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Lauren E. Peters


Wilmington

Photo by: David Norbut

Emerging Professional
Visual Arts: Painting

By: Gail Obenreder

Exploring issues of appearance, identity and sexuality, Lauren E. Peters has studied the legendary statue of Venus de Milo, making that marble icon the subject of her college thesis exhibition. But a continuing search for female symbols to study, interpret and paint (including garden statues and an assortment of tchotchkes) led the Wilmington artist to her current practice – painting large-scale self-portraits.

self-portrait (lemon), 2017, oil on panel, 24" x 18"
self-portrait (lemon), 2017, oil on panel, 24″ x 18″

Merged with her close study of that revered classical statue and her current use of a personal image stands a body of influential women who inspire Peters. Foremost is English painter Chantal Joffe, whose large-scale, often humorous portraits (mostly of women) gave the artist the confidence to “be my own Venus.” Continuing to “delve into the female gaze,” she is appreciative of the work of fabulist photographer Cindy Sherman (who also uses herself as a subject) and American painter Amy Sherald, who just completed an arresting formal portrait of First Lady Michelle Obama.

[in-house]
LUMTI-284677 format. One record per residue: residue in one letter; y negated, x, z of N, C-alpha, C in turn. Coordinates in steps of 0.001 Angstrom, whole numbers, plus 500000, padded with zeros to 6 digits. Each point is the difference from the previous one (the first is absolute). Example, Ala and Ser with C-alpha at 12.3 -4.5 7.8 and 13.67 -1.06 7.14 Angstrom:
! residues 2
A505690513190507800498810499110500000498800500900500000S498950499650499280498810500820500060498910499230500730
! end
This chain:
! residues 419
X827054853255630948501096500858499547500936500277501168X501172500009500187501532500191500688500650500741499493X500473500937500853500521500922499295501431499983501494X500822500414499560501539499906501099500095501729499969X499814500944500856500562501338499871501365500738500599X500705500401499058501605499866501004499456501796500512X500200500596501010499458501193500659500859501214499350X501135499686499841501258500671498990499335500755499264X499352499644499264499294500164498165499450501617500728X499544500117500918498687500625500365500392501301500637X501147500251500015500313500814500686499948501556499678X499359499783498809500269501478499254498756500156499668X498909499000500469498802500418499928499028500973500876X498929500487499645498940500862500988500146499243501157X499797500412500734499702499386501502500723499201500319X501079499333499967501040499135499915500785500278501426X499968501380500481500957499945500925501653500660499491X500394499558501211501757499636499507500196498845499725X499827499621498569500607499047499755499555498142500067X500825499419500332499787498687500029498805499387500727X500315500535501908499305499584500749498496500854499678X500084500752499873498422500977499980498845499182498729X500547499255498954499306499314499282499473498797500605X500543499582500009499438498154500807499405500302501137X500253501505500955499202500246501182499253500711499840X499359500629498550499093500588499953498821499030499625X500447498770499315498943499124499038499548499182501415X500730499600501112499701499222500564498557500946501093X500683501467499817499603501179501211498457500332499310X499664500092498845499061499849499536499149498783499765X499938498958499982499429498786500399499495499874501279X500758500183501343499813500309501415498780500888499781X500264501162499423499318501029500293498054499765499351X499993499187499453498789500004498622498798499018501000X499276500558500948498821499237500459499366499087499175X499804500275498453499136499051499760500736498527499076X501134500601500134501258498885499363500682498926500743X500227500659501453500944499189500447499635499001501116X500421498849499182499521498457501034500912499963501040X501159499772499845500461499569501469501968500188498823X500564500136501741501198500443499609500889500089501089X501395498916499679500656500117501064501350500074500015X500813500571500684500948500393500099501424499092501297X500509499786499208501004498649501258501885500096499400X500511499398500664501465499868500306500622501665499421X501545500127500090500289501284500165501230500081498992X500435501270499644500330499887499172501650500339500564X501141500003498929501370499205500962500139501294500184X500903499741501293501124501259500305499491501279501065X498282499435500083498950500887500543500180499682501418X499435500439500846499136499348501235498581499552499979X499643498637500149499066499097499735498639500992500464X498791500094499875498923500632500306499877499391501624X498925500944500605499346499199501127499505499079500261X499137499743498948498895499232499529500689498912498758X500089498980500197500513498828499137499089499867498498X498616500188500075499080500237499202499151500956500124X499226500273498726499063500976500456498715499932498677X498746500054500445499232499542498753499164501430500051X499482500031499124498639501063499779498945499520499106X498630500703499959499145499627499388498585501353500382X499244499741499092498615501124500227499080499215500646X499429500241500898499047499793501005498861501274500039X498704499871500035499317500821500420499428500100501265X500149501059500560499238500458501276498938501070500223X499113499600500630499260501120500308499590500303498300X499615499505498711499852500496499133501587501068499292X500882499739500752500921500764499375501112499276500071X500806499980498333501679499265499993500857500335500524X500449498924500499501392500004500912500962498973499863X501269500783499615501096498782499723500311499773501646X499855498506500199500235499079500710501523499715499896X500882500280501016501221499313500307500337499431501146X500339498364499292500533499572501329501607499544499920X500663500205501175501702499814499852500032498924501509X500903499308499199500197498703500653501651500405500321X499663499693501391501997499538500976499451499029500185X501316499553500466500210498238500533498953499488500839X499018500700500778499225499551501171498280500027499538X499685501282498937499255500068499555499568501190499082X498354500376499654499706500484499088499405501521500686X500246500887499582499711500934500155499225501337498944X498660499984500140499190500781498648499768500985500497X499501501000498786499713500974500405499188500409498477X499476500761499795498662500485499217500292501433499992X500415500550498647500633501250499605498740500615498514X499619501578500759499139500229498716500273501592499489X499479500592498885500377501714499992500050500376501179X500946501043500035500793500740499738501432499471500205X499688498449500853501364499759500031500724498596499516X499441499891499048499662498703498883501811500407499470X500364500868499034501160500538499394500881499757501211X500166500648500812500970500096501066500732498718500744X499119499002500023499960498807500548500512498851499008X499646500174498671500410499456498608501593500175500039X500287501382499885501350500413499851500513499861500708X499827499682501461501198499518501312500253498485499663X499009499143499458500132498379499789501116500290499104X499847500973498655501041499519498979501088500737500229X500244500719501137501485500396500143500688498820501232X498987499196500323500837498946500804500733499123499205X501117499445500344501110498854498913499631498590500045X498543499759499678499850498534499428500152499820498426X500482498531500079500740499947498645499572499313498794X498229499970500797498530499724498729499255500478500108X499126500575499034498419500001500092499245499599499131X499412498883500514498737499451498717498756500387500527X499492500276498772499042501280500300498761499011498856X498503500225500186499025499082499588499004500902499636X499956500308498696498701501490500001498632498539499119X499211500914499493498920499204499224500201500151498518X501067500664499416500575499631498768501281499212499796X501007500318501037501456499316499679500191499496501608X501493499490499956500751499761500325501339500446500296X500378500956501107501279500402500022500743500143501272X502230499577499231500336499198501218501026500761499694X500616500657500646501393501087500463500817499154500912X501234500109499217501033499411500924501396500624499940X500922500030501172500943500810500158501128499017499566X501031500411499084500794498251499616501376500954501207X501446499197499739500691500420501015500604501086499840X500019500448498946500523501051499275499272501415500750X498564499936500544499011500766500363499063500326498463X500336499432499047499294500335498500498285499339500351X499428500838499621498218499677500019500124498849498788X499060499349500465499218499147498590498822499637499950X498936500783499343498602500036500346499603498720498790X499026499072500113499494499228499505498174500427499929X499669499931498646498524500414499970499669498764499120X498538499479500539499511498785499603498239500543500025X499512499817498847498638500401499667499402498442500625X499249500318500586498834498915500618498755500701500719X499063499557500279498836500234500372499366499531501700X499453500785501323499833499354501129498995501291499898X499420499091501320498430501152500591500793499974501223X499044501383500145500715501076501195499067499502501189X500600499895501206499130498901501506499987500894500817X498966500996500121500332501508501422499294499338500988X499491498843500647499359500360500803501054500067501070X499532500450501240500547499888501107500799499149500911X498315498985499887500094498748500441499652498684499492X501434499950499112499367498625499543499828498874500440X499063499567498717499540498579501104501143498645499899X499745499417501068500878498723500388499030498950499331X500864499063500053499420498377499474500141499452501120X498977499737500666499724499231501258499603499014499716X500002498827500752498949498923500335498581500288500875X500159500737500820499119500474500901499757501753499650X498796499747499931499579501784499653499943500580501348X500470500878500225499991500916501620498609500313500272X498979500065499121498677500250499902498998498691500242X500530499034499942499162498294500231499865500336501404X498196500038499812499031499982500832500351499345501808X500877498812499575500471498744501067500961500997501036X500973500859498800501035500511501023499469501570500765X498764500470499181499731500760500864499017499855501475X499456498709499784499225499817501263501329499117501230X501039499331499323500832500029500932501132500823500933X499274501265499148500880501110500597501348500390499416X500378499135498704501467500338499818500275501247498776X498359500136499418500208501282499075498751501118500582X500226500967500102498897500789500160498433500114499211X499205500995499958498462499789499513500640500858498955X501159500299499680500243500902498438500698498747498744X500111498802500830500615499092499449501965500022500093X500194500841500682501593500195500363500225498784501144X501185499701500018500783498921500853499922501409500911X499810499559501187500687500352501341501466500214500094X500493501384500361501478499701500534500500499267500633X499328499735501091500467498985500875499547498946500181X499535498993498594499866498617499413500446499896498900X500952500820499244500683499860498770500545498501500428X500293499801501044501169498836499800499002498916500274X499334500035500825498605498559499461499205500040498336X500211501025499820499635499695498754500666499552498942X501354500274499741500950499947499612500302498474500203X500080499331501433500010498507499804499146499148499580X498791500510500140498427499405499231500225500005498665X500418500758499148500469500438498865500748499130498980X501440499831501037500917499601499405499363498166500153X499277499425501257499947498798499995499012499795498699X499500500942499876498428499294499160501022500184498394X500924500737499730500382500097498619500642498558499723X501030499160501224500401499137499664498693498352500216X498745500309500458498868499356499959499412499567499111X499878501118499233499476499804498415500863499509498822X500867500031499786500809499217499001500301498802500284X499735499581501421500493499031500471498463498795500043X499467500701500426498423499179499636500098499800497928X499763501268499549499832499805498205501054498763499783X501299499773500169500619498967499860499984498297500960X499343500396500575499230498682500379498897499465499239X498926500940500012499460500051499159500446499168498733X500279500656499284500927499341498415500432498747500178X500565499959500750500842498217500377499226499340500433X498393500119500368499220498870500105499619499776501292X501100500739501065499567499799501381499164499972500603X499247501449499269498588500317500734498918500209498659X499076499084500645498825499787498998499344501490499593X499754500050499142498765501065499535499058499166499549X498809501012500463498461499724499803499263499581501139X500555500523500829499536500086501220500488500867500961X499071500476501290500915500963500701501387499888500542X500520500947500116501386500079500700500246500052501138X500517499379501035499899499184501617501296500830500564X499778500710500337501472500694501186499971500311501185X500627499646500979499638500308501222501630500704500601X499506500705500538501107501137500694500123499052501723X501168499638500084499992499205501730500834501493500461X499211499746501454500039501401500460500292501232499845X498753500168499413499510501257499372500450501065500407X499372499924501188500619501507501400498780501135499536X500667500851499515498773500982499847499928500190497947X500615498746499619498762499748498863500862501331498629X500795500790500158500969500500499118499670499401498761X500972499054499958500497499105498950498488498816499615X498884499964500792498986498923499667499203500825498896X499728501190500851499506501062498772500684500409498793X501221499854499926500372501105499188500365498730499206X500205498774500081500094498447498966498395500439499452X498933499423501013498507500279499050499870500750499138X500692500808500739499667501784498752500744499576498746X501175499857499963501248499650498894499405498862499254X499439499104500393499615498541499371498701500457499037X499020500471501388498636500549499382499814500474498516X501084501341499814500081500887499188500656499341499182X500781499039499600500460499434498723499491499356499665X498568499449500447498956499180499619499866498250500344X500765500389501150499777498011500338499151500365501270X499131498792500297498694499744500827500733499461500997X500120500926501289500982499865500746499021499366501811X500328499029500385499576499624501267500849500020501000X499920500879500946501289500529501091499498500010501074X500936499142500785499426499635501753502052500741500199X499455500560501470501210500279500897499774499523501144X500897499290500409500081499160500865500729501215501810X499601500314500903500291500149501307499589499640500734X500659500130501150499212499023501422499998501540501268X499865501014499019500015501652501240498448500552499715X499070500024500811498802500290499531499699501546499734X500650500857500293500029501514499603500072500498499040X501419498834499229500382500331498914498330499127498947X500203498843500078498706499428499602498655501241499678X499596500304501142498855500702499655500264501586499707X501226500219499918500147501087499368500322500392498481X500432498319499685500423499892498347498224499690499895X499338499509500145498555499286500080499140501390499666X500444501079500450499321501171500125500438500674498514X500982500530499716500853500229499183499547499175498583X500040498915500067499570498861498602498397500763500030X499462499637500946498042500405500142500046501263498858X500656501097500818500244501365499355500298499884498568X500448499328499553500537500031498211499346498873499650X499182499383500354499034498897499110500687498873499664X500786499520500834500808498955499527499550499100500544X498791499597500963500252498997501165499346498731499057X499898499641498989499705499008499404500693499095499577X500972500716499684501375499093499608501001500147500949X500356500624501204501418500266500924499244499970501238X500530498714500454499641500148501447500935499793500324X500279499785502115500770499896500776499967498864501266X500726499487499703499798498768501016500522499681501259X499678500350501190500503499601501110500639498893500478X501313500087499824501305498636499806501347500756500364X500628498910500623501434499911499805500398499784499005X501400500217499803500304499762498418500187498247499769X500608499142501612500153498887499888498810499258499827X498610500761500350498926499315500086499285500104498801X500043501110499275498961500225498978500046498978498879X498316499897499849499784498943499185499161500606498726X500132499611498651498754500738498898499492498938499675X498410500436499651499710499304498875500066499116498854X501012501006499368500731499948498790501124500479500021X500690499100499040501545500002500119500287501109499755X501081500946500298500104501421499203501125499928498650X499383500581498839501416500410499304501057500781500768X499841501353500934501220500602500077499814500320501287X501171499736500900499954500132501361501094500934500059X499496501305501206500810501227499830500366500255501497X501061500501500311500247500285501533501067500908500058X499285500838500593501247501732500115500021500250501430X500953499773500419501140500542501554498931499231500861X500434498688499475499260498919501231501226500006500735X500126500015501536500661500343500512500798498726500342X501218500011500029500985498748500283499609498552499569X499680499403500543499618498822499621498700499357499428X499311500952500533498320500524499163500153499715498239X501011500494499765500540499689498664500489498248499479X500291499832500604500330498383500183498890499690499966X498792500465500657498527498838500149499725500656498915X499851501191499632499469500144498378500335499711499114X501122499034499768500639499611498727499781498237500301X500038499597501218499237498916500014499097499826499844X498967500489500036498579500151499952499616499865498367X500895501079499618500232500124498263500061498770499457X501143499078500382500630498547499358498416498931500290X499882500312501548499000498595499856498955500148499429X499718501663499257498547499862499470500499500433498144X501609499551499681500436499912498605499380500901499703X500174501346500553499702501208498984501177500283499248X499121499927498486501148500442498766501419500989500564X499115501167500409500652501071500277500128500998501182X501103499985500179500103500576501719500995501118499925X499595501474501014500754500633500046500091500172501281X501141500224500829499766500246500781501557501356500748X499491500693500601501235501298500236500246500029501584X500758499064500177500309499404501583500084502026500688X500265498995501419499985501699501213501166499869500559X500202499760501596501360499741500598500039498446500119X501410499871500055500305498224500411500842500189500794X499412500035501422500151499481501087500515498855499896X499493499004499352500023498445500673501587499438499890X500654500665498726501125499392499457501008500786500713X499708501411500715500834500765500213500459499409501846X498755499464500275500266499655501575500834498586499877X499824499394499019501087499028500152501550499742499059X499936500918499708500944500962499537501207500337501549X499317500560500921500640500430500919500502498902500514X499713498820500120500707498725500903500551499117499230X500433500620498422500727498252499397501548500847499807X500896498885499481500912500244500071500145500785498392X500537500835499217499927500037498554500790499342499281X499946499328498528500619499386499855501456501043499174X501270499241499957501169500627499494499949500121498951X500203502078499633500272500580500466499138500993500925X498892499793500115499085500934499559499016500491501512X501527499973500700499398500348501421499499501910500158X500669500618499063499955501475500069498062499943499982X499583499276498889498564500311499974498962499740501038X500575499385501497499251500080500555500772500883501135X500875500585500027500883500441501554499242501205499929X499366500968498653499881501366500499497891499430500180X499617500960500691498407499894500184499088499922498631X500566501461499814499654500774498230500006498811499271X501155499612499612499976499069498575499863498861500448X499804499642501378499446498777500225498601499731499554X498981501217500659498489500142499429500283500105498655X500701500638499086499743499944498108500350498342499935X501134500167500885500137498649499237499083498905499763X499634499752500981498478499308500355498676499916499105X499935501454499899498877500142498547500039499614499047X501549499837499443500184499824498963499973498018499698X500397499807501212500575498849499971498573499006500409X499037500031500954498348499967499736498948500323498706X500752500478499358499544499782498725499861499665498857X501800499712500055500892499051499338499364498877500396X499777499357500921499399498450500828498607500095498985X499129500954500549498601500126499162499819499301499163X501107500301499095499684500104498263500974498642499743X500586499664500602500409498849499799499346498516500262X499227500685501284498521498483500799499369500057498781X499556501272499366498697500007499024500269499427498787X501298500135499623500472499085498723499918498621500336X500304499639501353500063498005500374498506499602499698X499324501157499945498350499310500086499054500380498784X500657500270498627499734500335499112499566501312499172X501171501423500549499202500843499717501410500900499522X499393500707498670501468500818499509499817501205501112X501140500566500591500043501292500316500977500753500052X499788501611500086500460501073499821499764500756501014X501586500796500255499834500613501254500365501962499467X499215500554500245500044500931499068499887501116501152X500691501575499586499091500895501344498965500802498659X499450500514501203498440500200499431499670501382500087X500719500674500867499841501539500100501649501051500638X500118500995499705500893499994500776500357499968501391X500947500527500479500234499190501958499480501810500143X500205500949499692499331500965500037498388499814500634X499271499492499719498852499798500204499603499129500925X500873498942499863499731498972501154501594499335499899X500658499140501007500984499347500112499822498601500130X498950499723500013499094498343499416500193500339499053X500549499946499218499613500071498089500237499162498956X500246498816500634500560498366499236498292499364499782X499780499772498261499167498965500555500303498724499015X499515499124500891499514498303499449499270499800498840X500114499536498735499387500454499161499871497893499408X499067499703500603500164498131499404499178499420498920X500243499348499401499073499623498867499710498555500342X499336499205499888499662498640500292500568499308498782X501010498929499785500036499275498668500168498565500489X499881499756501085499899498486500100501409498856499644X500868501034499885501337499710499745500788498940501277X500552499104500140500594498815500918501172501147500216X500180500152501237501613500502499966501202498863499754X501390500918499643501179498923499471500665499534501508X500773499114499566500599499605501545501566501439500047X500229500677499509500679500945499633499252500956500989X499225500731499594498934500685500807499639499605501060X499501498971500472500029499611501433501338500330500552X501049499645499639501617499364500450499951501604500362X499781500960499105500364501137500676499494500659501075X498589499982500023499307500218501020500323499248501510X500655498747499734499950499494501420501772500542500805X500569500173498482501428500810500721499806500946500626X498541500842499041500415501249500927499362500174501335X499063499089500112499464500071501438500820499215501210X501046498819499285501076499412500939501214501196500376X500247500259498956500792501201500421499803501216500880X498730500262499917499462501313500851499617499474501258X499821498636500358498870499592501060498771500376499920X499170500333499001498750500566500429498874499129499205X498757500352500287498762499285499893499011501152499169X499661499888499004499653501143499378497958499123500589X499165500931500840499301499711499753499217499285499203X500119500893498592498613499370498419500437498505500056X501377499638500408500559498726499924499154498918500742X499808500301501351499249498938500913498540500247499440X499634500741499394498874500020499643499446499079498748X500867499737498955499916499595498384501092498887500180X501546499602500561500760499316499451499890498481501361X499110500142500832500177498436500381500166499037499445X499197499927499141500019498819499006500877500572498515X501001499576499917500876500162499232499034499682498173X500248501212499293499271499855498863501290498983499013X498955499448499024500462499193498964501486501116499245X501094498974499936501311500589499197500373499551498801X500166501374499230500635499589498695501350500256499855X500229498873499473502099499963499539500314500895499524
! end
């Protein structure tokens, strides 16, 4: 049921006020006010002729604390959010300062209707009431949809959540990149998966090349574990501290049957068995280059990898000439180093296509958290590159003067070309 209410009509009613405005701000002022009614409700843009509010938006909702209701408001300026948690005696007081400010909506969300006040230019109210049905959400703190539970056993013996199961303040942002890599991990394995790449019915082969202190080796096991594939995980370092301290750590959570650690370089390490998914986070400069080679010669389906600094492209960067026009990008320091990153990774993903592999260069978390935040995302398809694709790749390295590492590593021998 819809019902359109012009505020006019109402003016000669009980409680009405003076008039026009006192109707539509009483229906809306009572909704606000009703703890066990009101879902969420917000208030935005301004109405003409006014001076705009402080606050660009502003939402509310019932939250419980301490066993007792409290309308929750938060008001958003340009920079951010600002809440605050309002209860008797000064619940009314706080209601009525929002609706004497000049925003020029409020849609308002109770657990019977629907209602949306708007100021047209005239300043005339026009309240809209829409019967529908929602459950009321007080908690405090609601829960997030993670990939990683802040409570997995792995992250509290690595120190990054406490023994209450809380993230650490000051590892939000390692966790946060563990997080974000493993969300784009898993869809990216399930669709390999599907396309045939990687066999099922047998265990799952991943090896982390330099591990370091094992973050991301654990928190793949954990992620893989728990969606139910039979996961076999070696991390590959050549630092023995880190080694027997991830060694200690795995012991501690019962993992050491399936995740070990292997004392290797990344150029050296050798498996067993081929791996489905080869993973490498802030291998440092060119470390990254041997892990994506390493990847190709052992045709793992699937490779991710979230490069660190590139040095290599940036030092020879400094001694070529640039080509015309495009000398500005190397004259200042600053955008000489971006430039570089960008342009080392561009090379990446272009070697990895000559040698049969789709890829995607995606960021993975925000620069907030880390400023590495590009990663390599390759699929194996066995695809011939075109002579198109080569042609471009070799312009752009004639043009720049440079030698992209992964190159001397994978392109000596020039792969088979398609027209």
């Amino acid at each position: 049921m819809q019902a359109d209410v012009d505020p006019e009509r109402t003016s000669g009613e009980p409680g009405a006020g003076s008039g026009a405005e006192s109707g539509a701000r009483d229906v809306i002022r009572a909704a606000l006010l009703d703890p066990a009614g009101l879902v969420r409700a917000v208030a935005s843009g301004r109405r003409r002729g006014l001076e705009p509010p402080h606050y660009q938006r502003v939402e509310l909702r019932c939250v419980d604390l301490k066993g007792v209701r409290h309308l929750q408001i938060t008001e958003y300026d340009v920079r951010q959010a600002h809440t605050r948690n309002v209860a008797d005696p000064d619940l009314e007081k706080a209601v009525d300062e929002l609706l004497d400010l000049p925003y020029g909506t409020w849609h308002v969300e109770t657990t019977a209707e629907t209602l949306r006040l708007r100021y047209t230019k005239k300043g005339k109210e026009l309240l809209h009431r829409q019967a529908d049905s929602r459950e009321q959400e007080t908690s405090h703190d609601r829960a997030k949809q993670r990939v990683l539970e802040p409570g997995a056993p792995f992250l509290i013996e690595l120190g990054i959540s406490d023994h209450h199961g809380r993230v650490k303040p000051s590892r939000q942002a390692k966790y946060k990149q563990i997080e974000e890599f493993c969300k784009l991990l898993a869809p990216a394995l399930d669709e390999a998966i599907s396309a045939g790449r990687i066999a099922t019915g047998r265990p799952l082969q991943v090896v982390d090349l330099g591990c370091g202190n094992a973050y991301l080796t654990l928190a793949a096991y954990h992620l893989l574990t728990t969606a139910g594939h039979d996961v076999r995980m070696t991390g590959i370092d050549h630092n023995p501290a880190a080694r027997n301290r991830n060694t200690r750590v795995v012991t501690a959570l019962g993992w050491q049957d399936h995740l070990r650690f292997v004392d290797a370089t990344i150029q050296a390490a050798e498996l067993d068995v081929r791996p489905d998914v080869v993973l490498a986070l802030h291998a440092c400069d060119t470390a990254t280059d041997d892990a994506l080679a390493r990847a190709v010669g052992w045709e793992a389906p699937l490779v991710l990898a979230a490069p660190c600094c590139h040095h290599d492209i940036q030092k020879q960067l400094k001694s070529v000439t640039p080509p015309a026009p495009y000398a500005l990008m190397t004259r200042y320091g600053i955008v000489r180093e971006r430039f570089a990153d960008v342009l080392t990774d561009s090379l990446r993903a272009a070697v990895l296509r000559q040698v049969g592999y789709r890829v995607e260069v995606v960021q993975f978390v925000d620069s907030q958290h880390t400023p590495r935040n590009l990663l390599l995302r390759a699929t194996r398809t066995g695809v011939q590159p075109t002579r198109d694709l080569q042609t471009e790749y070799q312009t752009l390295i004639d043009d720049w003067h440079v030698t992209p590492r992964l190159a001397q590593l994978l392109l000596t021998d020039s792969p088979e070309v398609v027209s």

self-portrait (grey), 2016, oil on panel, 24" x 18"
self-portrait (grey), 2016, oil on panel, 24″ x 18″

Born and raised in Wilmington, Peters began drawing at a young age and took art as electives in high school. “I was raised to think that being female came with a strict set of boundaries, and I didn’t always feel like I fit into those. Art was the thing that fully challenged me.” She pursued her studies at New England’s Gordon College and at the Pennsylvania Academy of the Fine Arts (PAFA). She now works mostly with oils, using the time the medium allows to “think and plan and layer.”

self-portrait (lime), 2017, oil on panel, 24" x 18"
self-portrait (lime), 2017, oil on panel, 24″ x 18″

A guide at The Delaware Contemporary noted that a group of female students were particularly responsive to a painting of Peters with her hand over her mouth, and the weight of that connection to the painting’s subject matter was a particularly rewarding one.

Peters plans to use her Fellowship award to carry on the work she’s doing, helping to finance studio costs and explore new paints and pigments. Though she may not always feel comfortable in the spotlight, Peters will keep working and exploring her own image. “I’m the most malleable subject I’ve got.”



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